Market Share: AMD Is Increasing Units, Not Share

Last year AMD addressed the high-end of the market with unique products like the Radeon R9 Fury series with HBM memory, as well as the Radeon R9 Nano aimed at small form factor systems. This year the company decided to focus on mainstream video cards with its Radeon RX series (previously known as Polaris). So far, this tactic has been paying off: over the past 12 months, AMD regained over 10% of the market and increased quarterly shipments of desktop discrete GPUs by over 1.5 million units.

AMD shipped approximately 3.8 million standalone graphics chips for desktop computers in the third quarter of 2016, which is a two-year high, according to Jon Peddie Research. The company’s desktop discrete GPU sales were up nearly one million units from the previous quarter (an increase of 34%) and grew by over 1.5 million units from the same period last year (an increase of 68.8%). Meanwhile, AMD’s market share declined 0.8% from the previous quarter (Q2 2016) due to strong NVIDIA performance but surged 10% from Q3 2015.

NVIDIA also managed to increase its discrete desktop GPU shipments in the third quarter significantly. The company sold 9.25 million GPUs, up from 6.61 million in Q2 2016 (an increase of about 40%), and up from 8.97 million in Q3 2015 (an increase of 3.1%). NVIDIA typically clears out its inventory in the second quarter, hence, its sequential growth of chip sales in the third quarter is not particularly surprising. Meanwhile, the company has managed to bring its sales back to recent historical levels, which is not bad on a market that has been on a decline for years.

NVIDIA: Record Sales of Gaming GPUs Wrap Up and Notices


View All Comments

  • Threska - Sunday, December 04, 2016 - link

    Well the killer uses for GPUs are going to be VR and machine learning. Reply
  • 0ldman79 - Monday, November 28, 2016 - link

    That's not necessarily a problem.

    We need tech to settle a bit. That might actually increase overall ownership and total market penetration. Having to upgrade the machine every two years just to keep up has kept a lot of people out of the market for anything but the cheapo computer.
  • Strunf - Thursday, December 08, 2016 - link

    People didn't upgrade the machines every two years to keep up, CPU wise we have reached a good enough CPU for the average user like 10 years ago, people who upgrade every 2 years are enthusiasts and they will keep to do so, the ones who stopped upgrading are the ones that have a already good enough PC... or the vast majority of PC users and companies.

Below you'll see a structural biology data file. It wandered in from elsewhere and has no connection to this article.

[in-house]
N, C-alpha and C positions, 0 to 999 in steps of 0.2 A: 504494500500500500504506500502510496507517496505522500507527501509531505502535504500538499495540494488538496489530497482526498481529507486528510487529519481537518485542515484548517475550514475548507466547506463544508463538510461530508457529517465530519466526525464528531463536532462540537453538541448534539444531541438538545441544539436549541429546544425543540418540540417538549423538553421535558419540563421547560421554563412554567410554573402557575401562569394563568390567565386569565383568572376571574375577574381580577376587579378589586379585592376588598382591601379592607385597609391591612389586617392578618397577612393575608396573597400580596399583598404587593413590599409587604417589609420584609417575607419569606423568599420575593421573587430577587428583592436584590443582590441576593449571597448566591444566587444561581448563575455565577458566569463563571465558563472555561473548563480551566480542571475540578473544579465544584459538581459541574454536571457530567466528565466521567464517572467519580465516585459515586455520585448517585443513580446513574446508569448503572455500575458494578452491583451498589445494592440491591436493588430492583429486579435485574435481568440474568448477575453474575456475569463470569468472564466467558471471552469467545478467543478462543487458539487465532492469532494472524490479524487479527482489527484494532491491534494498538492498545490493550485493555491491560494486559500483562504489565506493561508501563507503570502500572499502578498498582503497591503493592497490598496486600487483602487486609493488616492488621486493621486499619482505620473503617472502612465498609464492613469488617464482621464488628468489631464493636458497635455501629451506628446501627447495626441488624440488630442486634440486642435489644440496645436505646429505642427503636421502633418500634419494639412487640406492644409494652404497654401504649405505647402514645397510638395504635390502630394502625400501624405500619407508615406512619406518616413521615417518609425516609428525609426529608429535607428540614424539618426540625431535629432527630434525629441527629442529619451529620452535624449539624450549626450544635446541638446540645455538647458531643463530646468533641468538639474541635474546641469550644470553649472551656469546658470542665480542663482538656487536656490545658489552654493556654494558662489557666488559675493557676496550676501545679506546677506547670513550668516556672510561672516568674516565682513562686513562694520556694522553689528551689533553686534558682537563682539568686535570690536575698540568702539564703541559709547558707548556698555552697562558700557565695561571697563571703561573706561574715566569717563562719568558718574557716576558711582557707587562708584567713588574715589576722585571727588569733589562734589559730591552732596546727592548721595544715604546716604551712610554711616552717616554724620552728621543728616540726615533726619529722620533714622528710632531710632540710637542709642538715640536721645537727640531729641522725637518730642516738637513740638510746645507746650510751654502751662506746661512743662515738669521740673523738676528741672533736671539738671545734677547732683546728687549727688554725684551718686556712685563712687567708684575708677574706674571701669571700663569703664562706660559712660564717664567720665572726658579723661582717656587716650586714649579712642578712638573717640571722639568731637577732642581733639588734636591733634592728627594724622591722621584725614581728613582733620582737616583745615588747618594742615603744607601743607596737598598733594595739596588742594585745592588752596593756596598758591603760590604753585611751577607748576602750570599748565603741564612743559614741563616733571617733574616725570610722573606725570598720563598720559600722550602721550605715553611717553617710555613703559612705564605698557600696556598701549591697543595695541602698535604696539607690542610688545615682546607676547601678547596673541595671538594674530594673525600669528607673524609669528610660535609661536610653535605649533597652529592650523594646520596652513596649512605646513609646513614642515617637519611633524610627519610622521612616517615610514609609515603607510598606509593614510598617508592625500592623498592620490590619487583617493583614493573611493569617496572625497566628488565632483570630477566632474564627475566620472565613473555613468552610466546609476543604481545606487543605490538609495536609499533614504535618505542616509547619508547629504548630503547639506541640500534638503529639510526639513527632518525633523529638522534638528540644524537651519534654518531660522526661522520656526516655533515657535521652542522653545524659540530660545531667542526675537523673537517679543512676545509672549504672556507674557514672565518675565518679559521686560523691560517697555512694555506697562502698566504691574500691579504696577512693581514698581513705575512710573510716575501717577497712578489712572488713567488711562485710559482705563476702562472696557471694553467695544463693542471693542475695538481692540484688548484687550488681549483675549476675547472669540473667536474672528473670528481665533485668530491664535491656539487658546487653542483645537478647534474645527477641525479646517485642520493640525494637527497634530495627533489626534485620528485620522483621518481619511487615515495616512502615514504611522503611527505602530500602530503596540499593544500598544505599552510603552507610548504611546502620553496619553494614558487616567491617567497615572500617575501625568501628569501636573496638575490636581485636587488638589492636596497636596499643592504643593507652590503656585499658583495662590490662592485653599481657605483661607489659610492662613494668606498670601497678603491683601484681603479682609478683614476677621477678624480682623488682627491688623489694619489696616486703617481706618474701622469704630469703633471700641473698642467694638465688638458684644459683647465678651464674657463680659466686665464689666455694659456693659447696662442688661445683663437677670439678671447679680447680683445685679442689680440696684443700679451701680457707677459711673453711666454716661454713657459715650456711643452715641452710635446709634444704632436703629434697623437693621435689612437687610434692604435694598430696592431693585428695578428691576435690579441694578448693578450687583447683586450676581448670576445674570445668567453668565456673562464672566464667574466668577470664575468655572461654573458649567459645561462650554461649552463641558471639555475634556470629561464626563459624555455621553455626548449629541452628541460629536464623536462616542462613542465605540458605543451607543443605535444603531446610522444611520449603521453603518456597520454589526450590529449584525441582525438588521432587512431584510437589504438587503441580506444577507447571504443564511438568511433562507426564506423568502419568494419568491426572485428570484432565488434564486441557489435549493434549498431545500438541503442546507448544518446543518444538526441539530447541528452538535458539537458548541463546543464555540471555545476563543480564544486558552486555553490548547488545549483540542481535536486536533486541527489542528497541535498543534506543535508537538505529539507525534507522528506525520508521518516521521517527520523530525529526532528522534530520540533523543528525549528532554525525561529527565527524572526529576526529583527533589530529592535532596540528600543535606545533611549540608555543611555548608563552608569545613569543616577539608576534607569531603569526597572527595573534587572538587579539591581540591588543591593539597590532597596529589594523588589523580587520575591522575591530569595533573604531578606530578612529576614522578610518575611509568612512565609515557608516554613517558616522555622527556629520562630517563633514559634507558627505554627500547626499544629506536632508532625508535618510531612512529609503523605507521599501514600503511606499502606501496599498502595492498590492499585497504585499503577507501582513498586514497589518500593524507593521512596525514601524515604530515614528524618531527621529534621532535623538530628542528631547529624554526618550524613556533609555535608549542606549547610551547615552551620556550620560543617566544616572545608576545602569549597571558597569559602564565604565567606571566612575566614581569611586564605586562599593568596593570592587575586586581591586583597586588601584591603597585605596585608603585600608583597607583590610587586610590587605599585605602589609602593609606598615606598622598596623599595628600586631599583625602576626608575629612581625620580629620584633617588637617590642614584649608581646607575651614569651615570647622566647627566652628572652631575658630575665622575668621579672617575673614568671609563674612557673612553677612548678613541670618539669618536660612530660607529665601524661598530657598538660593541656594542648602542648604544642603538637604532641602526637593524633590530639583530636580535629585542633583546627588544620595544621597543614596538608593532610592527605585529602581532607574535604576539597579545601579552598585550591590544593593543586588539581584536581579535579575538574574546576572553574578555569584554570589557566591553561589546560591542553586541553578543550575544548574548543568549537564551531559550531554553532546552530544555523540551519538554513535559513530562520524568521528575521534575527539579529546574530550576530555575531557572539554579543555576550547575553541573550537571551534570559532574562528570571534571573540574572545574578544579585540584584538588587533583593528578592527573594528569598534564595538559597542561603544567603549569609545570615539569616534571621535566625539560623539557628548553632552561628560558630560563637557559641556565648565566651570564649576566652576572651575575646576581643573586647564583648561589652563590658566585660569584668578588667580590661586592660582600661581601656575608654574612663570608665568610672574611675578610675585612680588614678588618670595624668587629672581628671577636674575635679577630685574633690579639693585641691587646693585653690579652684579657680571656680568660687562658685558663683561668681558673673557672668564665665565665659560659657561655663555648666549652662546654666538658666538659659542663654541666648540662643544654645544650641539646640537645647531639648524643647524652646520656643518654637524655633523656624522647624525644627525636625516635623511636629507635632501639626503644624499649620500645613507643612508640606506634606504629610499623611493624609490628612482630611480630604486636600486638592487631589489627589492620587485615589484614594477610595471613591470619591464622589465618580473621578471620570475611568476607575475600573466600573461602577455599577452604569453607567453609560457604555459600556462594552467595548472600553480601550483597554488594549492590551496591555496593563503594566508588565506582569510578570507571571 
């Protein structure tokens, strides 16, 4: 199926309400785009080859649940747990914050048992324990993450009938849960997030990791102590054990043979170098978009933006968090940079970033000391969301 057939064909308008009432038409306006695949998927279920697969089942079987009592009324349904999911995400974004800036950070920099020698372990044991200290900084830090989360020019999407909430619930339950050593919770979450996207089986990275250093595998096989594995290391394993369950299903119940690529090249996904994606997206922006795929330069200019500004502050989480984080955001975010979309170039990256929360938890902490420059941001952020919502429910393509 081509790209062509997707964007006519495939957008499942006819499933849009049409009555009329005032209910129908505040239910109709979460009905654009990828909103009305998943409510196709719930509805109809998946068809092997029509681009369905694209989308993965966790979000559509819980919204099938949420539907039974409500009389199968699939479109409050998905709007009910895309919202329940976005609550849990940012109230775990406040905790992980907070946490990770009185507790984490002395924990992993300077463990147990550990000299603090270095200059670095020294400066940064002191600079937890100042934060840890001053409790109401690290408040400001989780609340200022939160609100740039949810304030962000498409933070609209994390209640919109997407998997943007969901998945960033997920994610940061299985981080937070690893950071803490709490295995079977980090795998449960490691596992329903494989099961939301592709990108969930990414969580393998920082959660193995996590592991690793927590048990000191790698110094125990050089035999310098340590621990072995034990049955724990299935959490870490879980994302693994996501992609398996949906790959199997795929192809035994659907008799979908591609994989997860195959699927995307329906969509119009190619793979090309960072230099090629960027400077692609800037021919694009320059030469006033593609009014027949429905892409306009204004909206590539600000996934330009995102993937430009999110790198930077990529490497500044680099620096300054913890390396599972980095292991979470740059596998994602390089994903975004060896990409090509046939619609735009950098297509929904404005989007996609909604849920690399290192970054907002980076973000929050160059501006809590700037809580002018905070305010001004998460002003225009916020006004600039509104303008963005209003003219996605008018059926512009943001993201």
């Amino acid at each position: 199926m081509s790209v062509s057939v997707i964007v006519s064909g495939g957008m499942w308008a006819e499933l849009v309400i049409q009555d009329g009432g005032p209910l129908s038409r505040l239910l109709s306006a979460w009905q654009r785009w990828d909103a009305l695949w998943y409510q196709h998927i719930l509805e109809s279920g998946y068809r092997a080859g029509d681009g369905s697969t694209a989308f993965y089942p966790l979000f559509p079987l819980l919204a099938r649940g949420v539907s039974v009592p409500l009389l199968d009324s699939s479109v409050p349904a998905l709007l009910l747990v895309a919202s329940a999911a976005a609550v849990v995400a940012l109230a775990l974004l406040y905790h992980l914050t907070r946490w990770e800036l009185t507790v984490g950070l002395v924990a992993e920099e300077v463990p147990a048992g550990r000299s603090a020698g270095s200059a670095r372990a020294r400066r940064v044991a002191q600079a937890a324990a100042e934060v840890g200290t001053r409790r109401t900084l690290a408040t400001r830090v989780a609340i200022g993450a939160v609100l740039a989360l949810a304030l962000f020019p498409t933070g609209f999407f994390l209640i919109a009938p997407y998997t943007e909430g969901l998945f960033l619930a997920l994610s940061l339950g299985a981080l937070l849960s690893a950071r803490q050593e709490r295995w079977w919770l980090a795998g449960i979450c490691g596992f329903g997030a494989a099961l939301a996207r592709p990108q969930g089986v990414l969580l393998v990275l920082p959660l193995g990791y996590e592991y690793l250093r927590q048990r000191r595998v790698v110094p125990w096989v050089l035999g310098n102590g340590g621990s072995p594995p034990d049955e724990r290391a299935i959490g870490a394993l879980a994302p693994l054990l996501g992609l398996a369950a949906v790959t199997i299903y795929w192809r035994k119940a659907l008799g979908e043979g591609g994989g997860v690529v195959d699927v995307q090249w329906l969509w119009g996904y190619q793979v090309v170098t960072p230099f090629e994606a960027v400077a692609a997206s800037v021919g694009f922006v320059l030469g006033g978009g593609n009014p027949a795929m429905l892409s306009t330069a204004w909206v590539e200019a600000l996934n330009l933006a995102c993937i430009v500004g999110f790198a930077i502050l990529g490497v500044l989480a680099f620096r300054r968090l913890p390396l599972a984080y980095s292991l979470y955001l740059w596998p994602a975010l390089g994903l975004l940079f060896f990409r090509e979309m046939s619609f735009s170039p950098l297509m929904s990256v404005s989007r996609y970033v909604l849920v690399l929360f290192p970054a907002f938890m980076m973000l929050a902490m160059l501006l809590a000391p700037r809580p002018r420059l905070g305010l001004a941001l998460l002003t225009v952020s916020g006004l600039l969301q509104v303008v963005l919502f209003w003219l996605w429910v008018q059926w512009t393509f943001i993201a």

There isn't really a problem, PC shipment will keep going down cause a PC has nowadays a very long useful life and cause of other technologies, tablets already replaced the PC on many households... my guess in a few years Gamers will represent the vast majority of the PC users and until then desktop PC sales will keep going down, and even then there are new technologies that allow to play PC Games over the network without even having a PC.
  • stephenbrooks - Tuesday, November 29, 2016 - link

    Another thing to bear in mind with these graphs is the comparative improvement of integrated graphics over the time frame. It must be eating the low-end of discrete GPUs by this point. Reply
  • Samus - Tuesday, November 29, 2016 - link

    The problem isn't just a 5 year old 2500K is adequate for most common games, but many other tasks, especially simple content consumption, are clearly delegated to other devices most prominently smart phones and tablets.

    Unless you desire a PC for gaming, or you are a business owner that is sticking to the legacy operations schema (and not modernizing your IT infrastructure) then desktop PC's don't offer any clear compelling advantage over laptops and mobile devices.
  • Meteor2 - Wednesday, November 30, 2016 - link

    Well, AIOs look nice, and are nice to use. Whether they're actually 'desktops', as they use laptop components, is another question. Reply
  • RussianSensation - Friday, December 02, 2016 - link

    I5 2500K/2600K turn 7 years old next month, since they were released on January 2011! Reply
  • catavalon21 - Sunday, December 11, 2016 - link

    How about splitting the difference, and call it 6 years old? Reply
  • Araa - Monday, November 28, 2016 - link

    Never been an AMD fan myself but I hope they get out of the slumber they are currently in. I want the good ol' 2010 days back where they were a strong second. Reply
  • Keao - Monday, November 28, 2016 - link

    Yeah and back then GPU mid-tier was a bargain :-)

    Aaaah I miss the days of the RADEON HD4870...

Log in

Don't have an account? Sign up now